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Encyclopedia > Joan Didion

Joan Didion (born December 5, 1934) is an American writer, known as a journalist, essayist, and novelist. Didion contributes regularly to The New York Review of Books. With her late husband, writer John Gregory Dunne, she collaborated on several screenplays. She lives in New York City. December 5 is the 339th day (340th in leap years) of the year in the Gregorian calendar. ... Year 1934 (MCMXXXIV) was a common year starting on Monday (link will display full 1934 calendar) of the Gregorian calendar. ... This article is about the literary magazine. ... John Gregory Dunne (25 May 1932 - 30 December 2003) was an American novelist, screenwriter and literary critic. ... Midtown Manhattan, looking north from the Empire State Building, 2005 New York City (officially named the City of New York) is the most populous city in the state of New York and the entire United States. ...


Didion was born in Sacramento, California and graduated from the University of California, Berkeley in 1956 with a BA in English. Much of Didion's writing draws from her life in California, particularly during the 1960s as the world in which she grew up "began to seem remote." Her portrayals of conspiracy theorists, paranoiacs, and sociopaths are now considered part of the canon of American literature.[citation needed] Location of Sacramento in California County Sacramento Government  - Mayor Heather Fargo Area  - City  99. ... Sather tower (the Campanile) looking out over the San Francisco Bay and Mount Tamalpais. ... A B.A. issused as a certificate Bachelor of Arts (B.A., BA or A.B.), from the Latin Artium Baccalaureus is an undergraduate bachelors degree awarded for either a course or a program in the liberal arts or the sciences, or both. ... American literature refers to written or literary work produced in the area of the United States and Colonial America. ...


She adopted a culturally conservative stance; her early career being spent as a Goldwater conservative and writing incisive articles in William Buckley's National Review. Didion was infuriated that Ronald Reagan hijacked the 1964 Republican Convention. Perhaps as a reaction to Reagan whom she termed a faux conservative, or as a result of being closely aligned with progressive writers in the New York literary world in which she moved in the seventies, she abandoned her earlier leanings and moved toward the liberal tenets of the Democrats. Didion retains a conservative bent, though, sharply chronicling America after World War II with its endless search for privacy and fulfillment of individual dreams. National Review (NR) is a biweekly magazine of political opinion, founded by author William F. Buckley Jr. ...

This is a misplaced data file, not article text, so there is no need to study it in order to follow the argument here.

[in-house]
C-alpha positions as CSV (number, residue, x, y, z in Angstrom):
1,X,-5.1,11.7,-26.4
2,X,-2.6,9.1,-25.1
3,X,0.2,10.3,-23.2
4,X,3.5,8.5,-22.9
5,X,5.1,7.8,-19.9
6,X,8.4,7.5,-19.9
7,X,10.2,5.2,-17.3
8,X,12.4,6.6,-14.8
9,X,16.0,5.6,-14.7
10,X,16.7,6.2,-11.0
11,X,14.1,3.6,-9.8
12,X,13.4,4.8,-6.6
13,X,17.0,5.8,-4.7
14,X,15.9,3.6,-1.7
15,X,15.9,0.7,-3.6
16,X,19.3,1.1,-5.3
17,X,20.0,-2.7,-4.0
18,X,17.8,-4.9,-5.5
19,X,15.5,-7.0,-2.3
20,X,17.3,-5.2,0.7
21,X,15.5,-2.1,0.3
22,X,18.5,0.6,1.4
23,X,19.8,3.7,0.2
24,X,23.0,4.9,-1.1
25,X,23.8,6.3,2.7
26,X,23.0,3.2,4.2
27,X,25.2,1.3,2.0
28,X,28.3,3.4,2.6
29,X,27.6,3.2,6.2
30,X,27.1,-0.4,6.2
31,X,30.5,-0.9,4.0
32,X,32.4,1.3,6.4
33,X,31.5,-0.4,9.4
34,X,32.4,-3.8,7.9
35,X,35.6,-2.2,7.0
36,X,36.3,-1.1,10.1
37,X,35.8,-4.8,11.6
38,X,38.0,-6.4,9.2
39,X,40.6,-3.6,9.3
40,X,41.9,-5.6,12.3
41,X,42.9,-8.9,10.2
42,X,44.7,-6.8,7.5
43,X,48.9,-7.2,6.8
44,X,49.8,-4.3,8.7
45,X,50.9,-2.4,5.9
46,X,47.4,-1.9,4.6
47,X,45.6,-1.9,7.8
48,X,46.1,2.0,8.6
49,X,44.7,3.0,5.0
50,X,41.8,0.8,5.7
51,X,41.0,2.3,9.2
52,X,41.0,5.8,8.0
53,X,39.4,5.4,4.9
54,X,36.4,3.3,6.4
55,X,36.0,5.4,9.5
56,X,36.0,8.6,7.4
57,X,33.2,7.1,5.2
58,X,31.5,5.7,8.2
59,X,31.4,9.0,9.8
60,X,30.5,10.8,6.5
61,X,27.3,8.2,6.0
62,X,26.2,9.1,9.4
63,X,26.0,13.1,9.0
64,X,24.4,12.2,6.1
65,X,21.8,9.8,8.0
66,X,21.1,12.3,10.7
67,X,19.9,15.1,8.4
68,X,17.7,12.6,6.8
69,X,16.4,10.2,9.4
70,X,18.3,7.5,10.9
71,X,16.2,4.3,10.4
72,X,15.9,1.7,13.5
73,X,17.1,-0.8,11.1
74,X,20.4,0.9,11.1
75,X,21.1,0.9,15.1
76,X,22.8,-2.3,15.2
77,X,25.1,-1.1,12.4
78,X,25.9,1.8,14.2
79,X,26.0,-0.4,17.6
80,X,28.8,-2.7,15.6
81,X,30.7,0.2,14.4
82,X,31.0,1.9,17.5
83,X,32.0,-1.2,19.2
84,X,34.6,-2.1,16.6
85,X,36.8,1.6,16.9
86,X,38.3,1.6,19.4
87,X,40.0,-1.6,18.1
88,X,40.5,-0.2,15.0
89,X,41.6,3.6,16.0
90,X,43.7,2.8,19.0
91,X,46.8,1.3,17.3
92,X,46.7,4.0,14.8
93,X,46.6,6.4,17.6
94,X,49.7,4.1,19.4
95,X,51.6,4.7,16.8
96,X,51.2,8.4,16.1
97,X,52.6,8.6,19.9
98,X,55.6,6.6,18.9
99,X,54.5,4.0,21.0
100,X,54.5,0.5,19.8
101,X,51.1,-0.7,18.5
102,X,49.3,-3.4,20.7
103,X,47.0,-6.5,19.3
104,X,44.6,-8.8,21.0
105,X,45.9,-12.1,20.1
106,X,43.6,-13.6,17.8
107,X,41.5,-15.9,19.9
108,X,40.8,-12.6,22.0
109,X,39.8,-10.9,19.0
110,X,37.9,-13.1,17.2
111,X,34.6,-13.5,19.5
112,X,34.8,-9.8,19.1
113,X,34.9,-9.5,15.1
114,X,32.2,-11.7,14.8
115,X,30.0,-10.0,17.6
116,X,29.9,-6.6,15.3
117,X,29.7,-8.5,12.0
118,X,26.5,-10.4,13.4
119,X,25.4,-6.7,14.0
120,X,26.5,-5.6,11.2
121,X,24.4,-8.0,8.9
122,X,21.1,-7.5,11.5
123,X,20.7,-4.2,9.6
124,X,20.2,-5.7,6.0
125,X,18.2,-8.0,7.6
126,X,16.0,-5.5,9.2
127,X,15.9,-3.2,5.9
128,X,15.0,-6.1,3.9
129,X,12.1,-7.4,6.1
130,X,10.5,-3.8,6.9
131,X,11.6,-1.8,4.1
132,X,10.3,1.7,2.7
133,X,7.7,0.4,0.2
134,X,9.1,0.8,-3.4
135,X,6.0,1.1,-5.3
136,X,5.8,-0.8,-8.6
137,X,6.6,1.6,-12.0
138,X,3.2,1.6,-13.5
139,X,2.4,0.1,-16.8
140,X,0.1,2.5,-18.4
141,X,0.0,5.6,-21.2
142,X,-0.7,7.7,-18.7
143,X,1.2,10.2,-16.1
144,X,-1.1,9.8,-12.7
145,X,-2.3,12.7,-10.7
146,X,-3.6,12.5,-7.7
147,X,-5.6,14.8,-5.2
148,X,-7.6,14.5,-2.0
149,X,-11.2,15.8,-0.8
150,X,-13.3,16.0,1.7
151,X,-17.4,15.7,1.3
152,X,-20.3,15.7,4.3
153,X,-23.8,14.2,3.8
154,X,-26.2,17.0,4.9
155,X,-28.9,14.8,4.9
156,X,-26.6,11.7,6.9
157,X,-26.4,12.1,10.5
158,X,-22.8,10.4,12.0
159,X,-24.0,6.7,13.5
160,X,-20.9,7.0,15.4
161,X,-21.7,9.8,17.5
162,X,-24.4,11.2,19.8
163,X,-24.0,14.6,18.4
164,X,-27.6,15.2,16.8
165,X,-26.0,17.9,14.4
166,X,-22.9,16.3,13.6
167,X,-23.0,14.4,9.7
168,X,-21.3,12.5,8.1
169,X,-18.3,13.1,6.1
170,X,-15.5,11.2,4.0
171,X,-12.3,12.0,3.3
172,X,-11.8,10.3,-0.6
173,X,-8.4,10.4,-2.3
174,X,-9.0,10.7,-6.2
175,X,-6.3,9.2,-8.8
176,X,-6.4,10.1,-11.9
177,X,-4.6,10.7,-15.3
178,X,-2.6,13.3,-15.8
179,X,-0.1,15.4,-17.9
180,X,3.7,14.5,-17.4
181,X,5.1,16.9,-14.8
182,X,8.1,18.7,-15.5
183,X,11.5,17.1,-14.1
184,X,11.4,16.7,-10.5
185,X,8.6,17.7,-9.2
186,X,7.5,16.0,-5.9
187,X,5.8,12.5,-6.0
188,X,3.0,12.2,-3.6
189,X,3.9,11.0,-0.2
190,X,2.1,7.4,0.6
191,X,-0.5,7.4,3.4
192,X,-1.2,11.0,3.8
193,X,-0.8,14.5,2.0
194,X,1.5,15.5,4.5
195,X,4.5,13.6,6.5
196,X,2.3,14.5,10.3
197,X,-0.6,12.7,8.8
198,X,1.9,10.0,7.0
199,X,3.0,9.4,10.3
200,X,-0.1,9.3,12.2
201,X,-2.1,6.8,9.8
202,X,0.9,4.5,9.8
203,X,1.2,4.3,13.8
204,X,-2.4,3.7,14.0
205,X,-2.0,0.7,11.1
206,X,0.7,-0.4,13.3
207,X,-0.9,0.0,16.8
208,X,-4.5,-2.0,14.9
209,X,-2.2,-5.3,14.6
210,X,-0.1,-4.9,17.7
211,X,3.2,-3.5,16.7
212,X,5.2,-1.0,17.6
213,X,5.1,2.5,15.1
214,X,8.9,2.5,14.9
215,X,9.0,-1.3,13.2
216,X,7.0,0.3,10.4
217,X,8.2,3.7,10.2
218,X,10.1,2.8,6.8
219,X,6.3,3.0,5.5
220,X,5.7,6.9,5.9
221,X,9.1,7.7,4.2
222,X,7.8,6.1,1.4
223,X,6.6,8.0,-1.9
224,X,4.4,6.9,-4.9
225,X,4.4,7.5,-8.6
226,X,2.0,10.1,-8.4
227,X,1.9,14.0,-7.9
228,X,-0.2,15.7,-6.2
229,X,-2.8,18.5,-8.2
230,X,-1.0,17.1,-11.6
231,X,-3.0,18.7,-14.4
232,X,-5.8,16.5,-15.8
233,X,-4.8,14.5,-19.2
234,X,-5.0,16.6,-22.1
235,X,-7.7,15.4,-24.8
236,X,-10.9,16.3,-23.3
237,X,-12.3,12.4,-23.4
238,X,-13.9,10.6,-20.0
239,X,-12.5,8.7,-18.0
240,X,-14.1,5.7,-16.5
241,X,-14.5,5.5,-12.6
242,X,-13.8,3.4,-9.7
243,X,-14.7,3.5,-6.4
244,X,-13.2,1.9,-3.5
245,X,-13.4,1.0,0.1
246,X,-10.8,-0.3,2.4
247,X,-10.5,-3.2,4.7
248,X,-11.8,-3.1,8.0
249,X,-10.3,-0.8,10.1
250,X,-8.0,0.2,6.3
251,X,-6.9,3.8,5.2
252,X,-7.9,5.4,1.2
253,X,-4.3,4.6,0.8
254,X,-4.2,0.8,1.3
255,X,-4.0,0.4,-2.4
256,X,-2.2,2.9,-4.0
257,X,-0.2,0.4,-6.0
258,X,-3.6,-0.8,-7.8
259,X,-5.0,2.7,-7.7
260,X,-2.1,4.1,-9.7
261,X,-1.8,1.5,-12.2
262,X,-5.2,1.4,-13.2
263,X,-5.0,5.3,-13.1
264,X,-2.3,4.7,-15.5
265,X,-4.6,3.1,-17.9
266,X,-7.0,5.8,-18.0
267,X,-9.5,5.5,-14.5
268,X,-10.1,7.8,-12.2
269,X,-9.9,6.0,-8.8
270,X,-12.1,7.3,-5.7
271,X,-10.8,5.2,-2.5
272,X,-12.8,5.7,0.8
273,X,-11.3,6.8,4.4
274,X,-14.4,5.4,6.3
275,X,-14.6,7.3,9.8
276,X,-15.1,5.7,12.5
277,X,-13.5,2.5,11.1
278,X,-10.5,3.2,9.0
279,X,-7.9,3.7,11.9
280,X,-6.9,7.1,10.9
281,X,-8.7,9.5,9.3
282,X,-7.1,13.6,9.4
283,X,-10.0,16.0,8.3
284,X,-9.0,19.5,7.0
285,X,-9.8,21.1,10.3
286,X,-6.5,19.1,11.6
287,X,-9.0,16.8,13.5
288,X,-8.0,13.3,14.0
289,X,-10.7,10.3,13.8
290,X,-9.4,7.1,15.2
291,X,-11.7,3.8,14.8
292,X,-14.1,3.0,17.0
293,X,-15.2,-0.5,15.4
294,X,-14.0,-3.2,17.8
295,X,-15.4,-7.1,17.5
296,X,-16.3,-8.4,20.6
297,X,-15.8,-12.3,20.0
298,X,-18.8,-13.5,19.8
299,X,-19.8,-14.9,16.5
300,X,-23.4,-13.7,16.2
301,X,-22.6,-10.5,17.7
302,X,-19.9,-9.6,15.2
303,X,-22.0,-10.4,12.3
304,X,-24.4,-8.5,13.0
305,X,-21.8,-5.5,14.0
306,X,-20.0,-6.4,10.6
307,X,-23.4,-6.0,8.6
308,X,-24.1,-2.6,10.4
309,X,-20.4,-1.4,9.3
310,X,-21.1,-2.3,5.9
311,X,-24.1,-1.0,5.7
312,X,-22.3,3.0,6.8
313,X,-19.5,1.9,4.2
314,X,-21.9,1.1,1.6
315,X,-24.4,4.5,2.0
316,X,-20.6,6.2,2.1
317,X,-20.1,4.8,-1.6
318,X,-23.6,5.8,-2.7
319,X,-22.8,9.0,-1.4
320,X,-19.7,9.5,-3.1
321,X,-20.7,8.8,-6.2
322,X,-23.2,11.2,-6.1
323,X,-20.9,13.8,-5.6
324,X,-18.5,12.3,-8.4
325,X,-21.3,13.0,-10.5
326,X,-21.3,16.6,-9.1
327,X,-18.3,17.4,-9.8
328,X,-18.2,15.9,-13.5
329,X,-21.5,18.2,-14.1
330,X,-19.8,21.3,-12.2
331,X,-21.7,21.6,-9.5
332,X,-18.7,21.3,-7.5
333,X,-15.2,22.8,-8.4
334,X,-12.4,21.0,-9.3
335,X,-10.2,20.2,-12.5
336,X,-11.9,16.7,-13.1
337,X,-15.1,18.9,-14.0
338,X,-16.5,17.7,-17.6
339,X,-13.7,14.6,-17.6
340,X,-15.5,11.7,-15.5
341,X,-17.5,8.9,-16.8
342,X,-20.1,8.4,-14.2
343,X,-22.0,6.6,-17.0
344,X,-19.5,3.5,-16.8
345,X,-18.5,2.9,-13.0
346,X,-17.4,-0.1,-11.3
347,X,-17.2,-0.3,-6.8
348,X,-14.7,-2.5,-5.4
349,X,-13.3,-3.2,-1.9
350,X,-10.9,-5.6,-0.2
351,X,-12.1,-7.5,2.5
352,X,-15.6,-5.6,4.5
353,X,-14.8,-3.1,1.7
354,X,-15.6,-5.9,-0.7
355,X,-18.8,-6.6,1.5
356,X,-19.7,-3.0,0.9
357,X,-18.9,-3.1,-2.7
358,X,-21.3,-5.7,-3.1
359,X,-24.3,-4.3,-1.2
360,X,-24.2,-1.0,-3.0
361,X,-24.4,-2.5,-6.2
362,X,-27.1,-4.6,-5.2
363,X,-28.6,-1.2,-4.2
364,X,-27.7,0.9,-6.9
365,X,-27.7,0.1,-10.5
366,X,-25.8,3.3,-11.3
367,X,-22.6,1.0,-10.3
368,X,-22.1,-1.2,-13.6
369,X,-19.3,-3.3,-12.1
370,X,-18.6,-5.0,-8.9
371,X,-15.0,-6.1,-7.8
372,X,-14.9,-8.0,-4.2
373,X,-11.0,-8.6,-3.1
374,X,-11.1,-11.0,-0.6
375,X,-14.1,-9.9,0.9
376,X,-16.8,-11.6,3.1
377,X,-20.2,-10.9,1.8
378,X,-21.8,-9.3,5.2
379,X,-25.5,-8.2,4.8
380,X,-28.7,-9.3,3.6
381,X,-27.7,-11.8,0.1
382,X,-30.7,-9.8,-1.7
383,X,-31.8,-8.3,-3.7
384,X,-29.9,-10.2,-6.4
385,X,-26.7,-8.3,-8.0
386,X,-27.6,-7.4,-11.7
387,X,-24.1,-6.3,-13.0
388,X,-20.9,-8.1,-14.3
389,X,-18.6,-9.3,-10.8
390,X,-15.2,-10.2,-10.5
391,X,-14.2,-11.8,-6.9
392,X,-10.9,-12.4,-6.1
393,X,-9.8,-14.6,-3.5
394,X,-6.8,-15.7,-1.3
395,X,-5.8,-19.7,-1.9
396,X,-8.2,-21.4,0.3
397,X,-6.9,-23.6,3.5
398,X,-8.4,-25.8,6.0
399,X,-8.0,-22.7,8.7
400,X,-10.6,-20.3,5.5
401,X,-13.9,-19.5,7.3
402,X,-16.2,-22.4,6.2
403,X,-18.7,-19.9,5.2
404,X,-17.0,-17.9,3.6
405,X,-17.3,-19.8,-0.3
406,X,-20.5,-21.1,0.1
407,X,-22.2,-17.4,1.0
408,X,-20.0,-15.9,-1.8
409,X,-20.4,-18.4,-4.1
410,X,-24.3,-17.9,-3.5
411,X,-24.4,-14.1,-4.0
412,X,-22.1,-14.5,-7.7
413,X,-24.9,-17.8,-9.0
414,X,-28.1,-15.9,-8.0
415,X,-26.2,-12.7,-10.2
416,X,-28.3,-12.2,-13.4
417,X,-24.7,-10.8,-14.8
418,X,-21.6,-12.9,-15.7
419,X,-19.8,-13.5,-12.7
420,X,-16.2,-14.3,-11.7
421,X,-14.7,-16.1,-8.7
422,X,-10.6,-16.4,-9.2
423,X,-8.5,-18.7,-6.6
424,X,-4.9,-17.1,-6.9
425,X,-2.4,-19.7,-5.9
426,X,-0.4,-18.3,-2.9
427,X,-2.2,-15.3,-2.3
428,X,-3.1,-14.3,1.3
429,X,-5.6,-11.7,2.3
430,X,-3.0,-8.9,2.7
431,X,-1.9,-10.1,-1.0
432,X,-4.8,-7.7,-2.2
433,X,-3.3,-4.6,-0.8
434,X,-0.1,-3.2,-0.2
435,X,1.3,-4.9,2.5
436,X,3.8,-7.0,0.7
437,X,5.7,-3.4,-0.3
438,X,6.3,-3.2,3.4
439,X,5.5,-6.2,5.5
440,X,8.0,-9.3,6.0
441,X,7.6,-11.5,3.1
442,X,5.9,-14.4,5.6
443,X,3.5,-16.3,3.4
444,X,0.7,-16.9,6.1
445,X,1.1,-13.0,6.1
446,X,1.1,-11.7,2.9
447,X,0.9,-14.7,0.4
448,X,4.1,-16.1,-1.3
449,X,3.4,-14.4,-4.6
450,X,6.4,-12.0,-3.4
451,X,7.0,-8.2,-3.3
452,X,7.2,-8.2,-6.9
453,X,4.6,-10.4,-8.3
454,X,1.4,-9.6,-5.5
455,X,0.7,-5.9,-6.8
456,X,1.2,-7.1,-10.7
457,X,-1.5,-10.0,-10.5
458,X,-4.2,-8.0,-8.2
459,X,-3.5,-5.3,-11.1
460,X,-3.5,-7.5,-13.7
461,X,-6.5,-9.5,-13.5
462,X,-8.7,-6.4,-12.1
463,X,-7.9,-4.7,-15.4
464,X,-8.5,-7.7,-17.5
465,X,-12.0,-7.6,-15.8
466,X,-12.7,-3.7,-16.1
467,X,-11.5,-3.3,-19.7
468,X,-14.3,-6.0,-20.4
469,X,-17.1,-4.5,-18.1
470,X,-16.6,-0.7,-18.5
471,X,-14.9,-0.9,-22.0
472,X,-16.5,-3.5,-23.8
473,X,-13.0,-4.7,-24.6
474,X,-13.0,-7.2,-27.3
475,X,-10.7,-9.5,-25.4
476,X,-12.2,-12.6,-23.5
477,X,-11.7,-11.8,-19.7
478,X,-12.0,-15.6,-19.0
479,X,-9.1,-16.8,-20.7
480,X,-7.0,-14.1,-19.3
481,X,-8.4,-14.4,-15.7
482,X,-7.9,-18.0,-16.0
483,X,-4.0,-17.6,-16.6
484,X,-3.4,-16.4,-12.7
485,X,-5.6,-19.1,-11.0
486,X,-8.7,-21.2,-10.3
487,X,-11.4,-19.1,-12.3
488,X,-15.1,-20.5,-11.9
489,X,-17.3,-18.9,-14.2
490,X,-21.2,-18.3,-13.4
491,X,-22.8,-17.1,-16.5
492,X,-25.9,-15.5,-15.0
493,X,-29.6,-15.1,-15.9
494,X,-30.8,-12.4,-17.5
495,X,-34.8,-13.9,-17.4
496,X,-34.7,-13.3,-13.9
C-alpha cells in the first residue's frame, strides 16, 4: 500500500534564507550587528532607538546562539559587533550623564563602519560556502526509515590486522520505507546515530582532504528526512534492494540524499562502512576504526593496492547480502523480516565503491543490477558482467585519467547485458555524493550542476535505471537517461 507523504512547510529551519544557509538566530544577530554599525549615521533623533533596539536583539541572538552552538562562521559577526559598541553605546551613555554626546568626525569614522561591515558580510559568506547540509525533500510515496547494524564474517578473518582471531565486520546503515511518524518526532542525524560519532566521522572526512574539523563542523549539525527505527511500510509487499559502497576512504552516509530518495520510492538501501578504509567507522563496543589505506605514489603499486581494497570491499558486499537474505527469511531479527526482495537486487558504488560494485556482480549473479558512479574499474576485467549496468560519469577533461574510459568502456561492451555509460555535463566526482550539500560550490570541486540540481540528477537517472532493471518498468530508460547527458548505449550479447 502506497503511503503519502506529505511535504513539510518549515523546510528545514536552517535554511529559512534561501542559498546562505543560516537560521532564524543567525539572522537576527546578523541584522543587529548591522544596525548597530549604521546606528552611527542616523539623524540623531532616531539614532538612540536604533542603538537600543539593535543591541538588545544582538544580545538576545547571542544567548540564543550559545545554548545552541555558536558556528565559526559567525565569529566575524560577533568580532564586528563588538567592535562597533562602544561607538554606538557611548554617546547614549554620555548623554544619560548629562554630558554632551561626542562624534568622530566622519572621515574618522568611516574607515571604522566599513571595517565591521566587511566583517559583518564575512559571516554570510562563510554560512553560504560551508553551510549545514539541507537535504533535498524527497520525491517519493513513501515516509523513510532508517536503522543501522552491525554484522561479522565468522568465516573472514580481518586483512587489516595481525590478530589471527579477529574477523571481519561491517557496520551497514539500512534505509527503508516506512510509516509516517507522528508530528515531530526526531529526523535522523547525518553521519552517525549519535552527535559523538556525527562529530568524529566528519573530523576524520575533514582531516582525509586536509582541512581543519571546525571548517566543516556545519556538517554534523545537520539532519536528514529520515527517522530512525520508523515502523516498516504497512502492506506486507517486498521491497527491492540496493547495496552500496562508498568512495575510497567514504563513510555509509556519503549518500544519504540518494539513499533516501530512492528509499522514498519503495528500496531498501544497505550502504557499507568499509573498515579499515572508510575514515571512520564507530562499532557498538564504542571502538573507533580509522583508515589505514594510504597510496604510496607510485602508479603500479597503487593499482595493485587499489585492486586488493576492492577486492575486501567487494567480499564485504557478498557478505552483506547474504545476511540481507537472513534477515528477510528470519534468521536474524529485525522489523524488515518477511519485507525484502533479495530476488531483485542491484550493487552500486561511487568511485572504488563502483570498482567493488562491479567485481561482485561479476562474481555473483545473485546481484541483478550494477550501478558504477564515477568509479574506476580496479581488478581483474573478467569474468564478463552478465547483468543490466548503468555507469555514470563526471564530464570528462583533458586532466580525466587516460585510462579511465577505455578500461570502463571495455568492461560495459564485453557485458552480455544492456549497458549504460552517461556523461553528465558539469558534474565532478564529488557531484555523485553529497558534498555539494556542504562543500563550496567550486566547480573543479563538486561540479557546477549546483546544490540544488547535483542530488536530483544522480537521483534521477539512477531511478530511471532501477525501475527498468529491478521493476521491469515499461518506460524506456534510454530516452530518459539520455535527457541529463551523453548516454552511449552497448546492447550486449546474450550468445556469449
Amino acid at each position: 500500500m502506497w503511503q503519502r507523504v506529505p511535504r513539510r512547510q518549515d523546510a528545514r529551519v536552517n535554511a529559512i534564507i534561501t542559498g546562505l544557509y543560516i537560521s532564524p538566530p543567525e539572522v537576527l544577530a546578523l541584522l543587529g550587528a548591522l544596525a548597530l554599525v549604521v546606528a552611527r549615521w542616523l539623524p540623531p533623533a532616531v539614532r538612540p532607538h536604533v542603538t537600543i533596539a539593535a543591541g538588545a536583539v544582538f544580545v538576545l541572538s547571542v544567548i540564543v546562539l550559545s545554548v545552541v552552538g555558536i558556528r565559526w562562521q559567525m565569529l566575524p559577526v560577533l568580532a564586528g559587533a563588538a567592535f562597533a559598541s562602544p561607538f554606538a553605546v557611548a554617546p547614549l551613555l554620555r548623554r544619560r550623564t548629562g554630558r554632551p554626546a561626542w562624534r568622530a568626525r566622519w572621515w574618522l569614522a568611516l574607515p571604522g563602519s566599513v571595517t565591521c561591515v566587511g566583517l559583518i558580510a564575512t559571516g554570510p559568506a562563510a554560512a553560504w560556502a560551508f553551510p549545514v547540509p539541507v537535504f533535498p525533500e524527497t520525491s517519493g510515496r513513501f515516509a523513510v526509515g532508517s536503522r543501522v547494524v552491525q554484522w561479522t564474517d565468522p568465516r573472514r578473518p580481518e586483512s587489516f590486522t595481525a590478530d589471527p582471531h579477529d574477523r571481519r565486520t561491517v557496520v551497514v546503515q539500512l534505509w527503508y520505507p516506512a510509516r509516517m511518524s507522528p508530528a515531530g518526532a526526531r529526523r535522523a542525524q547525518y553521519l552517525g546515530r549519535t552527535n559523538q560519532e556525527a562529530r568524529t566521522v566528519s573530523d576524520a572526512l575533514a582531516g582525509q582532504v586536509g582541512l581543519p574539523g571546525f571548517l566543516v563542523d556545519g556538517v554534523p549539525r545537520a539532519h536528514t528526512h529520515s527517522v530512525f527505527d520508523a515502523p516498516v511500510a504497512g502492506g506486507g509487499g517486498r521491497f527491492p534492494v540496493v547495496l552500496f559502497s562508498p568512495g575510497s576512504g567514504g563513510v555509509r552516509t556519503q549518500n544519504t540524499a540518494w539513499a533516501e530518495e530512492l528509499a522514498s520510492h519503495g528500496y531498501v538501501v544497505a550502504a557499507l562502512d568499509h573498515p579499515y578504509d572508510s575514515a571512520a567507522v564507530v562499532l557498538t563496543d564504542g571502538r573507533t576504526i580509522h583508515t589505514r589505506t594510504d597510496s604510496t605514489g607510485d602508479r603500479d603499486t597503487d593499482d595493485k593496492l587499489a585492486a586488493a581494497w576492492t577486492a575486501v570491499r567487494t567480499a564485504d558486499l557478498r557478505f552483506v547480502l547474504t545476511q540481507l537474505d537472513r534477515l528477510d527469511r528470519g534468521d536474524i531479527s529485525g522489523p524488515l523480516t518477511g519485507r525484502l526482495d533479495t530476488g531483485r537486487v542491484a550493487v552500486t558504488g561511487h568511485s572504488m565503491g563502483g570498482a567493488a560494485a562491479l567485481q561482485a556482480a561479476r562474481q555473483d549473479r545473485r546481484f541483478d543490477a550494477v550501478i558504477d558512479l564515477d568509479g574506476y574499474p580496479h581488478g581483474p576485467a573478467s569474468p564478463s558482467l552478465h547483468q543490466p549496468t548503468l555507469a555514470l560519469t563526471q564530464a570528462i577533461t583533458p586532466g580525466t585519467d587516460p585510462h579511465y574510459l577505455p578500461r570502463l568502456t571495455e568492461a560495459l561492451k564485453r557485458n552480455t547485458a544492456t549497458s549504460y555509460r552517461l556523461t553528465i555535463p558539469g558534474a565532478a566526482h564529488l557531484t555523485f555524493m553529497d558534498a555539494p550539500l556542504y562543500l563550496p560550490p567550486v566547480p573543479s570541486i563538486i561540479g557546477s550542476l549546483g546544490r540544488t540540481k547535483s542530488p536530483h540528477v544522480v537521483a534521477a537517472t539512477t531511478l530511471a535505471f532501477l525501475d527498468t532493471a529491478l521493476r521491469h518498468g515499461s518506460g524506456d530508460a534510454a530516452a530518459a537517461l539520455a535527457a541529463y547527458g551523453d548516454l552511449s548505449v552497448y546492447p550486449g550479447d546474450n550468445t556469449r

Didion is the author of five novels and eight books of nonfiction. Her early collections of essays, Slouching Towards Bethlehem (1968) and The White Album (1979) -- a book described in one review as helping to define California as "the paranoia capital of the world" -- made her famous as an observer of American politics and culture with a distinctive style of reporting that mixed personal reflection and social analysis. This led her to be associated with members of the New Journalism such as Tom Wolfe and Hunter S. Thompson, though Didion's ties to that movement have never been considered particularly strong. Joan Didions 1968 collection of essays, Slouching Towards Bethlehem, takes its title from the poem The Second Coming, by W.B. Yeats. ... The White Album is a 1979 book of essays by Joan Didion. ... New Journalism was the name given to a style of 1960s and 1970s news writing and journalism which used literary techniques deemed unconventional at the time. ... Thomas Kennerly Wolfe (born March 2, 1931 in Richmond, Virginia), known as Tom Wolfe, is a best-selling American author and journalist. ... Hunter Stockton Thompson (July 18, 1937 – February 20, 2005) was an American journalist and author. ...


In 2001 Didion published Political Fictions, a collection of essays which had first appeared in the New York Review of Books. Issues and personalities covered in the essays included The Religious Right, Newt Gingrich, and the Reagan administration. Political Fictions is a 2001 book of essays by Joan Didion on the American political process. ... This article does not cite any references or sources. ... Newton Leroy Gingrich (born June 17, 1943), Ph. ... President Reagan, with his Cabinet and staff, in the Oval Office (February 4, 1981) Headed by U.S. President Ronald Reagan from 1981 to 1989, the Reagan Administration was conservative, steadfastly anti-Communist and in favor of tax cuts and smaller government. ...